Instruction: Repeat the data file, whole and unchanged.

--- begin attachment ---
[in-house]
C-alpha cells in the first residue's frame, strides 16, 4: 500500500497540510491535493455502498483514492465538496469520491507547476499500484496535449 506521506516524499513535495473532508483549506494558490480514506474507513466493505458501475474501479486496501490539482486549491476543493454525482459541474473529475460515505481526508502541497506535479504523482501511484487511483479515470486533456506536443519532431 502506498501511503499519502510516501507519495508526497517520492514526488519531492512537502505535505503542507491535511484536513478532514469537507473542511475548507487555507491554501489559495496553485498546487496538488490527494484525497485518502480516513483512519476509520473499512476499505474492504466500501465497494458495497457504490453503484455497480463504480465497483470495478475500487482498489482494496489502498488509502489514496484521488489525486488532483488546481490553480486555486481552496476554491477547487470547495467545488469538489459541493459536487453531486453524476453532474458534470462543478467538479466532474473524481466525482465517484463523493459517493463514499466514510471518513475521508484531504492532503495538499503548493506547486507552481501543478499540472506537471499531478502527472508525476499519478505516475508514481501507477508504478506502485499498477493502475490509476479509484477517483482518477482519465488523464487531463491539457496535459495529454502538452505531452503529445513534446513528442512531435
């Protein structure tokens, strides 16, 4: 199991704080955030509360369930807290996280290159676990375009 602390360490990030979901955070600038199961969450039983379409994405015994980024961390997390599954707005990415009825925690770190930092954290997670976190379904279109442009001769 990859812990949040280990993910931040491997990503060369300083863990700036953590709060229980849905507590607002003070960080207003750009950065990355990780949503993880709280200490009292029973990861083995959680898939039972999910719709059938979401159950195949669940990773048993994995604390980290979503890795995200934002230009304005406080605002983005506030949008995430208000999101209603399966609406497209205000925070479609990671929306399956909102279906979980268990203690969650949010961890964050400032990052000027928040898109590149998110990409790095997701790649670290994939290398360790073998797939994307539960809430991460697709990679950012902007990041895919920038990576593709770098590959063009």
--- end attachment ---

[in-house]
C-alpha cells in the first residue's frame, strides 16, 4: 500500500497540510491535493455502498483514492465538496469520491507547476499500484496535449 506521506516524499513535495473532508483549506494558490480514506474507513466493505458501475474501479486496501490539482486549491476543493454525482459541474473529475460515505481526508502541497506535479504523482501511484487511483479515470486533456506536443519532431 502506498501511503499519502510516501507519495508526497517520492514526488519531492512537502505535505503542507491535511484536513478532514469537507473542511475548507487555507491554501489559495496553485498546487496538488490527494484525497485518502480516513483512519476509520473499512476499505474492504466500501465497494458495497457504490453503484455497480463504480465497483470495478475500487482498489482494496489502498488509502489514496484521488489525486488532483488546481490553480486555486481552496476554491477547487470547495467545488469538489459541493459536487453531486453524476453532474458534470462543478467538479466532474473524481466525482465517484463523493459517493463514499466514510471518513475521508484531504492532503495538499503548493506547486507552481501543478499540472506537471499531478502527472508525476499519478505516475508514481501507477508504478506502485499498477493502475490509476479509484477517483482518477482519465488523464487531463491539457496535459495529454502538452505531452503529445513534446513528442512531435
């Protein structure tokens, strides 16, 4: 199991704080955030509360369930807290996280290159676990375009 602390360490990030979901955070600038199961969450039983379409994405015994980024961390997390599954707005990415009825925690770190930092954290997670976190379904279109442009001769 990859812990949040280990993910931040491997990503060369300083863990700036953590709060229980849905507590607002003070960080207003750009950065990355990780949503993880709280200490009292029973990861083995959680898939039972999910719709059938979401159950195949669940990773048993994995604390980290979503890795995200934002230009304005406080605002983005506030949008995430208000999101209603399966609406497209205000925070479609990671929306399956909102279906979980268990203690969650949010961890964050400032990052000027928040898109590149998110990409790095997701790649670290994939290398360790073998797939994307539960809430991460697709990679950012902007990041895919920038990576593709770098590959063009």